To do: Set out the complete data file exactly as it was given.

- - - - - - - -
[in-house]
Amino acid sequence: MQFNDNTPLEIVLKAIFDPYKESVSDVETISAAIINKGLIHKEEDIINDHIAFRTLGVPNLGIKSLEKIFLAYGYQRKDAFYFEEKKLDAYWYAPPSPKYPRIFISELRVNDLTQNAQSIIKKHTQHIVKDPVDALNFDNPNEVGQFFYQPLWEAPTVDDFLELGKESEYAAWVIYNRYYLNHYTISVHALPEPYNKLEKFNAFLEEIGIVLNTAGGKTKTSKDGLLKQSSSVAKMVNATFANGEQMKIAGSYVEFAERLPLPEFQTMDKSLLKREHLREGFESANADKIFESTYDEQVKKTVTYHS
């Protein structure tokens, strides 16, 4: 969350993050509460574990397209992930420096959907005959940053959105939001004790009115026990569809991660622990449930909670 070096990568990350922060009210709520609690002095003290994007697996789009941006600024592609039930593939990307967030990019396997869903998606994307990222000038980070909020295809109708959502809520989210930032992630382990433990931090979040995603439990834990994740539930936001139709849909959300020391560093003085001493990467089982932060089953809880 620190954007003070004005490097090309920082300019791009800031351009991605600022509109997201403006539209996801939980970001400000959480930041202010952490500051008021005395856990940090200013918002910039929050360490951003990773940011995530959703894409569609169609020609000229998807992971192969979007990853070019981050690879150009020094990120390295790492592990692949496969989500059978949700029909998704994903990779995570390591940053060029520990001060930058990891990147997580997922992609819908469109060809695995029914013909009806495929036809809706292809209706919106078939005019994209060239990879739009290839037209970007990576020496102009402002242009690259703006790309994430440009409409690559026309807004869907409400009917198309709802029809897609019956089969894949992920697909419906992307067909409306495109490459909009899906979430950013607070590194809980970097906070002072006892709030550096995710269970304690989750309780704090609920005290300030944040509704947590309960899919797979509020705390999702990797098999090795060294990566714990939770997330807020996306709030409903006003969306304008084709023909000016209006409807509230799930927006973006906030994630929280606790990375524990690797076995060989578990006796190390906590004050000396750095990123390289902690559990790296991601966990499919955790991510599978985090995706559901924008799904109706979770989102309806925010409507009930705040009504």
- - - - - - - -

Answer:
[in-house]
Amino acid sequence: MQFNDNTPLEIVLKAIFDPYKESVSDVETISAAIINKGLIHKEEDIINDHIAFRTLGVPNLGIKSLEKIFLAYGYQRKDAFYFEEKKLDAYWYAPPSPKYPRIFISELRVNDLTQNAQSIIKKHTQHIVKDPVDALNFDNPNEVGQFFYQPLWEAPTVDDFLELGKESEYAAWVIYNRYYLNHYTISVHALPEPYNKLEKFNAFLEEIGIVLNTAGGKTKTSKDGLLKQSSSVAKMVNATFANGEQMKIAGSYVEFAERLPLPEFQTMDKSLLKREHLREGFESANADKIFESTYDEQVKKTVTYHS
């Protein structure tokens, strides 16, 4: 969350993050509460574990397209992930420096959907005959940053959105939001004790009115026990569809991660622990449930909670 070096990568990350922060009210709520609690002095003290994007697996789009941006600024592609039930593939990307967030990019396997869903998606994307990222000038980070909020295809109708959502809520989210930032992630382990433990931090979040995603439990834990994740539930936001139709849909959300020391560093003085001493990467089982932060089953809880 620190954007003070004005490097090309920082300019791009800031351009991605600022509109997201403006539209996801939980970001400000959480930041202010952490500051008021005395856990940090200013918002910039929050360490951003990773940011995530959703894409569609169609020609000229998807992971192969979007990853070019981050690879150009020094990120390295790492592990692949496969989500059978949700029909998704994903990779995570390591940053060029520990001060930058990891990147997580997922992609819908469109060809695995029914013909009806495929036809809706292809209706919106078939005019994209060239990879739009290839037209970007990576020496102009402002242009690259703006790309994430440009409409690559026309807004869907409400009917198309709802029809897609019956089969894949992920697909419906992307067909409306495109490459909009899906979430950013607070590194809980970097906070002072006892709030550096995710269970304690989750309780704090609920005290300030944040509704947590309960899919797979509020705390999702990797098999090795060294990566714990939770997330807020996306709030409903006003969306304008084709023909000016209006409807509230799930927006973006906030994630929280606790990375524990690797076995060989578990006796190390906590004050000396750095990123390289902690559990790296991601966990499919955790991510599978985090995706559901924008799904109706979770989102309806925010409507009930705040009504």